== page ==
Mung beans are one of the more ubiquitous food staples in Asian cuisine, and are super easy and delicious to prepare at home, in a variety of ways. Also known as Moong beans or green gram, these little beauties are perfectly at home in savoury or sweet dishes, and have been a part of our diet for a long, long time: archaeological digs in Punjab and Haryana indicate that these little green legumes formed a significant part of the diet as far back as 4,500 years, and spread throughout India and become widely cultivated across the continent about 3,500 years ago.
When used in dal, they are dried and split like split peas, and in fact resemble yellow split peas. But mung beans are not just prized for their use in dal; bean sprouts, the ones you see in supermarkets and in dishes like chop suey are the tender shoots sprouted from the mung bean, and grinding the bean gives you mung starch used to make cellophane noodles and bean thread as well as mung bean sheets. Further, the flour made from mung beans is used for crepes and pancakes, and in Korean cuisine a delicious jelly called nokdumuk is made from the starch.
You know how sometimes you feel like eating or cooking with bean sprouts, but you can only find them in a large bag? To be honest, they do not freeze that well, so you try to use as much as possible, but you are still left with-too many sprouts! Well a good solution to this is to sprout your own bean sprouts from the little green beans themselves. Sprouting is easy, and this way you end up with just the right amount.
Just-sprouted mung beans are also a staple in the raw/live- food diet, and are delicious in salads and sandwiches, adding a healthy, fresh and wholesome crunch to stir-fries as well. To sprout them, just follow these easy directions. This is also a cool project that will amuse the kids too, as it can take two to five days to get the beans sprouted to the size you want, and your little sprouts will delight in checking on their progress.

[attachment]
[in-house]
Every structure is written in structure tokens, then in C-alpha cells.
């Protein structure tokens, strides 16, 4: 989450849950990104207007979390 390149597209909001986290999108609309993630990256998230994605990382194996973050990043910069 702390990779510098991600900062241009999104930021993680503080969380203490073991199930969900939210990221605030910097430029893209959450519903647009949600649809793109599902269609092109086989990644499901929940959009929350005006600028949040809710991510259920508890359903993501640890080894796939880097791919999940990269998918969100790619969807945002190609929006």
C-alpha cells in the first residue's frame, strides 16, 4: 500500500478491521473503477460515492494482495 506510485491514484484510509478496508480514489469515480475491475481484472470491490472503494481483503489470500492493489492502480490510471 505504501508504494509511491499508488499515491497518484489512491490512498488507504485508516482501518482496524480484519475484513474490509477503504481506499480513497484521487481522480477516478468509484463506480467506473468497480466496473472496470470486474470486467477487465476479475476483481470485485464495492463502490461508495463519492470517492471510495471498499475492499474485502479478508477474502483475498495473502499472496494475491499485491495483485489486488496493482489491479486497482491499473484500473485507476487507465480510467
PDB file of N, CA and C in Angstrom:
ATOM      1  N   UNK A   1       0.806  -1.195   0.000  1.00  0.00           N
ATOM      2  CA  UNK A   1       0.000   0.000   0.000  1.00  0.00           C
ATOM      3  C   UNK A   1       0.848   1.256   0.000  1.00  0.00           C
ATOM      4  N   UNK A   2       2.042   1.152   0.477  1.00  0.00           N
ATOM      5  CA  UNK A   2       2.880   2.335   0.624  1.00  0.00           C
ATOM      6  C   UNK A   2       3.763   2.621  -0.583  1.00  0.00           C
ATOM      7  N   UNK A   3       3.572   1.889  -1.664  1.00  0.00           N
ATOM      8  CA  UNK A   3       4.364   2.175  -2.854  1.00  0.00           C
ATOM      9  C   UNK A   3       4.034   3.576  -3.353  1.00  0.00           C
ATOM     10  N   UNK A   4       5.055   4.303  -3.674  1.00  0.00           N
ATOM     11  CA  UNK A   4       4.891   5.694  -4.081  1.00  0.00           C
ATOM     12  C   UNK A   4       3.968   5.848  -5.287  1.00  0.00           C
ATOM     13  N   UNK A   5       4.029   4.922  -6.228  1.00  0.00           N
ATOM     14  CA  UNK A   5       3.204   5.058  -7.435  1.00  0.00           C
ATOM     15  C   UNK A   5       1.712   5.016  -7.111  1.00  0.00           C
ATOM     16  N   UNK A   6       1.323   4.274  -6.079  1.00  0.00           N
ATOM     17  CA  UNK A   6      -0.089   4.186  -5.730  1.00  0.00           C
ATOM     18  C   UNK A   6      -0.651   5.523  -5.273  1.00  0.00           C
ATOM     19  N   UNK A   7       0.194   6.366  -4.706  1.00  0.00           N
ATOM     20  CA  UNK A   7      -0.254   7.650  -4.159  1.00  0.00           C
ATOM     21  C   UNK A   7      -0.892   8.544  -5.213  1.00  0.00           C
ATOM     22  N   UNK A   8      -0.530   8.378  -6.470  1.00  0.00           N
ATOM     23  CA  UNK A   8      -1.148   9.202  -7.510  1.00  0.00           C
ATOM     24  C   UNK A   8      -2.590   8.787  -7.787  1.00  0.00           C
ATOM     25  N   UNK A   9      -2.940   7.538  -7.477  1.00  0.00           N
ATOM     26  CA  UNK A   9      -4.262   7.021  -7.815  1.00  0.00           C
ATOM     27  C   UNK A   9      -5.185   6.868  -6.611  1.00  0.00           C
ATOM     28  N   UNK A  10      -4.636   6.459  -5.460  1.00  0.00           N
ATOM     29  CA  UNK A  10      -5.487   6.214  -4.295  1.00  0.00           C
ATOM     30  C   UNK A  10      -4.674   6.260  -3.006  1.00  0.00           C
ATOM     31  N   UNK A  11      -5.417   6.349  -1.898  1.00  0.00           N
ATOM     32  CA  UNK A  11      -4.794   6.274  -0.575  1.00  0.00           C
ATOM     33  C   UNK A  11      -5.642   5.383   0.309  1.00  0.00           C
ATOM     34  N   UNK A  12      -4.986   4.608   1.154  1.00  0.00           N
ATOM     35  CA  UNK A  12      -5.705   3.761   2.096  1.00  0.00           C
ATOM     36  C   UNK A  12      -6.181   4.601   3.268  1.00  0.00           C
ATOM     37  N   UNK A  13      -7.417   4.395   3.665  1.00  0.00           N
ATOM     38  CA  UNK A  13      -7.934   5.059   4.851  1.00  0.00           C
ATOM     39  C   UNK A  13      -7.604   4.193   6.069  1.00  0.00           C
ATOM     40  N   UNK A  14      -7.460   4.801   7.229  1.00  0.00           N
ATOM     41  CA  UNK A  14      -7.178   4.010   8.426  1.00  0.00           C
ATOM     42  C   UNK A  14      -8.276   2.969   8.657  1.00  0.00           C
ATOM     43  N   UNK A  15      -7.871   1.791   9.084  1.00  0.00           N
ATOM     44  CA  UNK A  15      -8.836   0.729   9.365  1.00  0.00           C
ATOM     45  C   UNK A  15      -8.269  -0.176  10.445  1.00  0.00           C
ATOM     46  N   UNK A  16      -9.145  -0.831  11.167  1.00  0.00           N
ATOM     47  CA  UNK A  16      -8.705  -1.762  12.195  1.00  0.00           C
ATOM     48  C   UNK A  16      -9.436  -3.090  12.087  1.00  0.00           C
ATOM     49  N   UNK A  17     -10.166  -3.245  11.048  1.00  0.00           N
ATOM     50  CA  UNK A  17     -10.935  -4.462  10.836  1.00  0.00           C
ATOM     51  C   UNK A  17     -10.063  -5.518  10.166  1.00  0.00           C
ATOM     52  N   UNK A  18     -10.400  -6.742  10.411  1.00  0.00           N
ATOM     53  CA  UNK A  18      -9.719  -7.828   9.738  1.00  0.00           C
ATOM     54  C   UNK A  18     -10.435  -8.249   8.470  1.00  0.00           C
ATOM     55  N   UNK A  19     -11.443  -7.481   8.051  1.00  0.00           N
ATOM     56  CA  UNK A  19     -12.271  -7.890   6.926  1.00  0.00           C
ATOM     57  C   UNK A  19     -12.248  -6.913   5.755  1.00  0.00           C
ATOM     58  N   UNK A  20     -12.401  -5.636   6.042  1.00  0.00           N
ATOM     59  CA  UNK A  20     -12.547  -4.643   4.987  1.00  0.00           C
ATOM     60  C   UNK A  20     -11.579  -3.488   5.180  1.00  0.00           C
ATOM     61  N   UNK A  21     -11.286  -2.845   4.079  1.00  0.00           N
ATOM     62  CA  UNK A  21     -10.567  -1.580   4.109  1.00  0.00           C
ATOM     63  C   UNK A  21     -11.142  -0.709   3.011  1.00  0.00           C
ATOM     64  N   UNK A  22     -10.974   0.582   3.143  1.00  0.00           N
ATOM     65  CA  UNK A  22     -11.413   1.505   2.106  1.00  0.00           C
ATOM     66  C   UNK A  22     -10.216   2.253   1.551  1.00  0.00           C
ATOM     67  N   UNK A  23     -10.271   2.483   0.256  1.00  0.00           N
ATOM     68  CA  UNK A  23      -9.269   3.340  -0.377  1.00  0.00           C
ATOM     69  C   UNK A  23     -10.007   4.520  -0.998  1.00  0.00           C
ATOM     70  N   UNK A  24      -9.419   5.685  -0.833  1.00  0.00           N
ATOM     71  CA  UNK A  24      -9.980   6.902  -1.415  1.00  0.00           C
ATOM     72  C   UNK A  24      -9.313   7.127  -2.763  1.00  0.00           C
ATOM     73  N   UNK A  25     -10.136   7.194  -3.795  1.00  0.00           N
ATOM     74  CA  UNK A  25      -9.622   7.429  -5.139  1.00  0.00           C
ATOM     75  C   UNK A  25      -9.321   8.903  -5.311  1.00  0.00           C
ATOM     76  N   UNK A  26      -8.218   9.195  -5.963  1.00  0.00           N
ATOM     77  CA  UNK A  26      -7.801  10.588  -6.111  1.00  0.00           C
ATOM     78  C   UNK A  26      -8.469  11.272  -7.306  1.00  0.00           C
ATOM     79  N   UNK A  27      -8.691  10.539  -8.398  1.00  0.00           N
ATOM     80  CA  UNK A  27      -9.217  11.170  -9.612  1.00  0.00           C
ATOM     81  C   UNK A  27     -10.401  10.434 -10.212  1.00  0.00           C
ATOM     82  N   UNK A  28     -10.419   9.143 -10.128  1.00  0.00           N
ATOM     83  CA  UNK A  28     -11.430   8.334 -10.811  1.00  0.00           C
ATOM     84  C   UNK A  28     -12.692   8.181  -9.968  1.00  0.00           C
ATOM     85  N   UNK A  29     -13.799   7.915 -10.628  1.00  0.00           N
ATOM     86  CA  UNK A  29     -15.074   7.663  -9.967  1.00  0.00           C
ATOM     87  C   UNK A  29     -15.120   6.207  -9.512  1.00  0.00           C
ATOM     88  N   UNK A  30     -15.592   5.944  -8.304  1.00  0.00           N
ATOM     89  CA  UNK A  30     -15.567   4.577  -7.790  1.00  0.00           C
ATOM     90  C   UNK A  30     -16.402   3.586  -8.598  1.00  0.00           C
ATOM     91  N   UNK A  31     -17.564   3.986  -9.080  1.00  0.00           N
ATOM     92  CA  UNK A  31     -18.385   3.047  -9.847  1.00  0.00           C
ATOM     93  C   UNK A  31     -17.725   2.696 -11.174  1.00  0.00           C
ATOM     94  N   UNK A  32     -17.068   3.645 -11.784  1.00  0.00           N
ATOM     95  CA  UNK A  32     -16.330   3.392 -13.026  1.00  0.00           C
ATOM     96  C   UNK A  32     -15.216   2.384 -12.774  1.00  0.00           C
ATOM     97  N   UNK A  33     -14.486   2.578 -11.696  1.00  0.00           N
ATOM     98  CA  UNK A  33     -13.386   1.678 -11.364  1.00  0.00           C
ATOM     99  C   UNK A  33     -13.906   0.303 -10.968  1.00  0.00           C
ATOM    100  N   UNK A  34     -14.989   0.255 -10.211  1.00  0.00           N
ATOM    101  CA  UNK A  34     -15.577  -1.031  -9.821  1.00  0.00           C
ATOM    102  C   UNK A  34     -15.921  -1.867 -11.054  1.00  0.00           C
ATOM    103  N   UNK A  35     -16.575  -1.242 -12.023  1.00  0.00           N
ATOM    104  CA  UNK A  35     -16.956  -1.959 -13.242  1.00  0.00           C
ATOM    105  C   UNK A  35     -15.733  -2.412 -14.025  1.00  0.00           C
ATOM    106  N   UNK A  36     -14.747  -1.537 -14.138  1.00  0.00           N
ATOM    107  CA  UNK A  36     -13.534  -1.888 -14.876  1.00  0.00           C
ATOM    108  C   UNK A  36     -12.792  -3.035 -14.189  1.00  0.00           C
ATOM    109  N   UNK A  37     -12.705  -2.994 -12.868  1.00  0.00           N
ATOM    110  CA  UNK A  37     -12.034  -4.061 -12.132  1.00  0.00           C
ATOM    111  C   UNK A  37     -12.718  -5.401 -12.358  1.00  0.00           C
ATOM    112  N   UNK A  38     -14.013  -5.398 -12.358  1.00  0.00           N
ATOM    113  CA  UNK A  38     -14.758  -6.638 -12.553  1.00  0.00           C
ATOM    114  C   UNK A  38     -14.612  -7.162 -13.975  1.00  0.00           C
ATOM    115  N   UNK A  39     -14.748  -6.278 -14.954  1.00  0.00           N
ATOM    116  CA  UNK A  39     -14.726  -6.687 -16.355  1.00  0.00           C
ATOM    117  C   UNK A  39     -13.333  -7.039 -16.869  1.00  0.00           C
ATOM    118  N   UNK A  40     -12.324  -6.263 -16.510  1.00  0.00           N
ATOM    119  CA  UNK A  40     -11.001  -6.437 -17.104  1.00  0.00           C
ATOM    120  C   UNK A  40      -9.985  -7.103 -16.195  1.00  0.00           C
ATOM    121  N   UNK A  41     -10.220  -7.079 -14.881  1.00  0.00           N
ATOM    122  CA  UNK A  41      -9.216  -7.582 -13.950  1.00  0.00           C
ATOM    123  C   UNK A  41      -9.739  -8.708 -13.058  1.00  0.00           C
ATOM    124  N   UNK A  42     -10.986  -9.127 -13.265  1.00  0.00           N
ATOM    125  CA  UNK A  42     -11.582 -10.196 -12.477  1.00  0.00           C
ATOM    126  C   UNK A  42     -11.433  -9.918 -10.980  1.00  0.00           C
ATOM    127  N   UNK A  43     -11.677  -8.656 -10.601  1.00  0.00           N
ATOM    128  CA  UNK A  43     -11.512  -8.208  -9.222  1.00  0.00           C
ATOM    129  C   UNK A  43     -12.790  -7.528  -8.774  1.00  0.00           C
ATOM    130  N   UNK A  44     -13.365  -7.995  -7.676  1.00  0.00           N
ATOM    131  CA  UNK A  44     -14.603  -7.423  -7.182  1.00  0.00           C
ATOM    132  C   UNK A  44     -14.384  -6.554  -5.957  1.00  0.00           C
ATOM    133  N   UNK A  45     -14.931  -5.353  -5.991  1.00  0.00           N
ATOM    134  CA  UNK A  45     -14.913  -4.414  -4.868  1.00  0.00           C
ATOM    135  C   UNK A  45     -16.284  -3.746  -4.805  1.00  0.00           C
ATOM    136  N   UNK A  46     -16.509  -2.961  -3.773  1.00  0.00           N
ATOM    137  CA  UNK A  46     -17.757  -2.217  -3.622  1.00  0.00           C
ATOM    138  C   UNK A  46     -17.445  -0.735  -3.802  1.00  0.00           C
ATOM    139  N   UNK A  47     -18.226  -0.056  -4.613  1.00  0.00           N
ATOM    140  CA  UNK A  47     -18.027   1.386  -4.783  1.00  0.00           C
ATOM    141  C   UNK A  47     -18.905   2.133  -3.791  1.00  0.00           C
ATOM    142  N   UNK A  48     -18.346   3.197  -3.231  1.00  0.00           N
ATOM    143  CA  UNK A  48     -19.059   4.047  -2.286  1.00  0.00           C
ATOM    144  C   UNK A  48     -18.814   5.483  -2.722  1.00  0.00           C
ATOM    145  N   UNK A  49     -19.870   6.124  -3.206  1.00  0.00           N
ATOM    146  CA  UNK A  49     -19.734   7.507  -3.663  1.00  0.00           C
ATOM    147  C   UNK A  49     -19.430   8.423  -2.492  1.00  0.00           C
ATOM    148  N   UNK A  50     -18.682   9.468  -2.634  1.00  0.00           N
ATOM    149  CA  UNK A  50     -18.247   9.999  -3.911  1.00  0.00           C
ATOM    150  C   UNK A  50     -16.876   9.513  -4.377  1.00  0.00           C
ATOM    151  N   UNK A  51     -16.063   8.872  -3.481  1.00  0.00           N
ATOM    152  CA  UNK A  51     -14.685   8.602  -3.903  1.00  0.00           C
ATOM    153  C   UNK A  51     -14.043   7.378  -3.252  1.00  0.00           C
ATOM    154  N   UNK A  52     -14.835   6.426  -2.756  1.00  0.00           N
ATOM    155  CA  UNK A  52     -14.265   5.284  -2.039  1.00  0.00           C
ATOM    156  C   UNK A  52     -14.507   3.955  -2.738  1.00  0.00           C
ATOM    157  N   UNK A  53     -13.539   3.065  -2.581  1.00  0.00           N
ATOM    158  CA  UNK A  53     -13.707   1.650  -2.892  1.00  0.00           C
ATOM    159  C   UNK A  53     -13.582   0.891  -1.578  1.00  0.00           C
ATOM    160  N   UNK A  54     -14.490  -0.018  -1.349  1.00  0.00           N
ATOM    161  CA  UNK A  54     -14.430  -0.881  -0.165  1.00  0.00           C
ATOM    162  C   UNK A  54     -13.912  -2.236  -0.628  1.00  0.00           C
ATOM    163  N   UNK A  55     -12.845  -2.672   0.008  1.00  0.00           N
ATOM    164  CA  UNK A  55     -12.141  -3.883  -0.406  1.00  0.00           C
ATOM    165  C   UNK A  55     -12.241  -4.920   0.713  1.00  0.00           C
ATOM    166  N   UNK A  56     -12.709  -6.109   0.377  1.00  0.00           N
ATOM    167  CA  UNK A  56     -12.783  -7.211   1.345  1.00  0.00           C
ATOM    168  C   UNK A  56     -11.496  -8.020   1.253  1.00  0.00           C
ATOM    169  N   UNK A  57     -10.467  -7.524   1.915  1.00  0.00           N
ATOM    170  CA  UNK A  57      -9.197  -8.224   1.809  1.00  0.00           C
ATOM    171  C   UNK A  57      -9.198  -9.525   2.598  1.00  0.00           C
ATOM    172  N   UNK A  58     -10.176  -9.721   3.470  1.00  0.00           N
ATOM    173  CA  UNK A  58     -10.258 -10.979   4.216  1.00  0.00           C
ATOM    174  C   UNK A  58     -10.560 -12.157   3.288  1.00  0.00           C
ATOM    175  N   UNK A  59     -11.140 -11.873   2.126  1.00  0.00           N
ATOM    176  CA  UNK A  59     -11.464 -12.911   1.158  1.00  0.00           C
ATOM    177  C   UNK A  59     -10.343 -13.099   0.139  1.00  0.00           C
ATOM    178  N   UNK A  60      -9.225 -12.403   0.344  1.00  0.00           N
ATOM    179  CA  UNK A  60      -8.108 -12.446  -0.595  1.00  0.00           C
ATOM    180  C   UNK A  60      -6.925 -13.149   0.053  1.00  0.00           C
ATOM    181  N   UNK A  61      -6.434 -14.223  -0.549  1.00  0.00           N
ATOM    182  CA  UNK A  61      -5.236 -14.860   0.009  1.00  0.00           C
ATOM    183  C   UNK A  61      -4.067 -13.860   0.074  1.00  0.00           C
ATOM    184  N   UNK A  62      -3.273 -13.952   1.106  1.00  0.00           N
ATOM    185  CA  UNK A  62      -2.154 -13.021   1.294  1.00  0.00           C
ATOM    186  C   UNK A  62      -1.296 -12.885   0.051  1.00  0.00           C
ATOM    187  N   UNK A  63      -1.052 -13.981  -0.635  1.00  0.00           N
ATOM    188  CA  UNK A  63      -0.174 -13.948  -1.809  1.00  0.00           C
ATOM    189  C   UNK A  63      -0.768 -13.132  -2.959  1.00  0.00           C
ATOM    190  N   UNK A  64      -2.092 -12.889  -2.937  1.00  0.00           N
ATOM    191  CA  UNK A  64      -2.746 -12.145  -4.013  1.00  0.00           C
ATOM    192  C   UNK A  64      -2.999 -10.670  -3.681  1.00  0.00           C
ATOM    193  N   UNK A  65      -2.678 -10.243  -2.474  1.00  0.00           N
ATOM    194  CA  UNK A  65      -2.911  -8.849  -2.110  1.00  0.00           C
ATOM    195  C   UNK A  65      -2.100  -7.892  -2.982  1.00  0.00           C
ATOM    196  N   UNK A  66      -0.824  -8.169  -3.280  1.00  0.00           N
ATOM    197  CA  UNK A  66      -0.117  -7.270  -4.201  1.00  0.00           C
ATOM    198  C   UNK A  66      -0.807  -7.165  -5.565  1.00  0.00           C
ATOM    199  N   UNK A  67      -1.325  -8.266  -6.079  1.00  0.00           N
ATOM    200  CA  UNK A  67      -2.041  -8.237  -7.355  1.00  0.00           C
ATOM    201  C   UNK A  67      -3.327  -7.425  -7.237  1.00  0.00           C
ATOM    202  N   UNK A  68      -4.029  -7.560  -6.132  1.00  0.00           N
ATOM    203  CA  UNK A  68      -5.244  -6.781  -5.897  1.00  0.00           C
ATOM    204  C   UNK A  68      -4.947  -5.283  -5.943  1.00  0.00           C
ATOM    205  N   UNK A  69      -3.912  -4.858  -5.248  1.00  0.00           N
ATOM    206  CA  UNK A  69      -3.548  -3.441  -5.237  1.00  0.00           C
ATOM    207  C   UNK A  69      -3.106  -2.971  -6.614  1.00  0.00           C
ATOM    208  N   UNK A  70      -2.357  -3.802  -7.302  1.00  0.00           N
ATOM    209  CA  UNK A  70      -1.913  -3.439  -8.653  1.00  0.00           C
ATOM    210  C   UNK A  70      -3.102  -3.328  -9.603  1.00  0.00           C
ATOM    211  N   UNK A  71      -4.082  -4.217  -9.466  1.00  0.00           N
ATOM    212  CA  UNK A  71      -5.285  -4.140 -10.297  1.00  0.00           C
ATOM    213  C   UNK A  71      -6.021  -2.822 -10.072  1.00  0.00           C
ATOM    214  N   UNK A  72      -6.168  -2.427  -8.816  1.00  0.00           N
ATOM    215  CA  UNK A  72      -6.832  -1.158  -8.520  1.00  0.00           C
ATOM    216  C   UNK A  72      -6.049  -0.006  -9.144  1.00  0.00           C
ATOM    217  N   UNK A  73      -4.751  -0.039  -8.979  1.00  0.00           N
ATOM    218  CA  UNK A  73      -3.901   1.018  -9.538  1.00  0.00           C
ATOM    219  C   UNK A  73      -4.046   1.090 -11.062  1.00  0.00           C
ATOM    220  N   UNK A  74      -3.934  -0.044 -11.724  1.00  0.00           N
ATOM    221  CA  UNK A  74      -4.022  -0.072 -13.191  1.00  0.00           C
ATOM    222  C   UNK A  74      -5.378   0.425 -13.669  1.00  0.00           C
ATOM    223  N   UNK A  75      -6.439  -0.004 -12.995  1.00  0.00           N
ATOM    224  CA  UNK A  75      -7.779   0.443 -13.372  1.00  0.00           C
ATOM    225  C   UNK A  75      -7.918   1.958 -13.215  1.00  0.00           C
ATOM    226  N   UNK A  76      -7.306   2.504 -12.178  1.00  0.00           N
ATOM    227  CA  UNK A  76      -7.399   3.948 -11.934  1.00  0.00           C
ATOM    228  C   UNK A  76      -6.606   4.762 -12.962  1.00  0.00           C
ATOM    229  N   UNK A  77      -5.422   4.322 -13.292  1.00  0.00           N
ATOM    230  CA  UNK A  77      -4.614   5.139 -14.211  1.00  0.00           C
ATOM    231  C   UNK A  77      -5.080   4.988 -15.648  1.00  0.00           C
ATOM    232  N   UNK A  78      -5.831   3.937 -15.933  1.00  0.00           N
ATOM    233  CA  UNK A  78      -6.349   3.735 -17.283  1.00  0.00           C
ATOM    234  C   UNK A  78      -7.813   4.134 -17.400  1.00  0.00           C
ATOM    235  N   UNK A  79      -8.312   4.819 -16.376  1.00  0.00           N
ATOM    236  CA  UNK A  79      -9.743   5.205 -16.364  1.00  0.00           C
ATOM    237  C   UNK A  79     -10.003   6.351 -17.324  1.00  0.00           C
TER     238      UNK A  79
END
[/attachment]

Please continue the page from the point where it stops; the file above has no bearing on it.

Now if you’re the impatient type, and just want a mung bean hit today, you might want to make a batch of vegan chop suey at home, or a delicious and fragrant Indian dal. Here’s a quick and simple vegetarian recipe for moong dal, perfect for Meatless Monday. Or any other day, really!
1 cup moong dal (split mung beans)
1 onion, finely chopped
1 tomato, chopped
1 teaspoon fresh grated ginger
¼ tsp chili powder
1/2 tsp turmeric
3 1/2 cups water
2-3 tbsp oil or ghee or butter
1 tsp cumin seeds/jeera
4-5 cloves chopped garlic
1 or 2 green chilli, split
½ tsp garam masala powder
¼ tsp red chili powder
Mix first 7 ingredients and bring to a boil, then simmer, stirring occasionally until dal is soft and cooked, about 25 min. Taste for seasoning and add salt to taste if desired. Meanwhile, in another pan heat oil or ghee or butter over medium heat and fry the cumin seeds for about a minute, then stir in the garlic and green chilli, mindful to avoid burning the garlic. Reduce heat and stir in the garam masala powder and red chili powder. Remove from heat. Pour the mixture into the dal and stir. Serve hot with steamed rice or chapatis.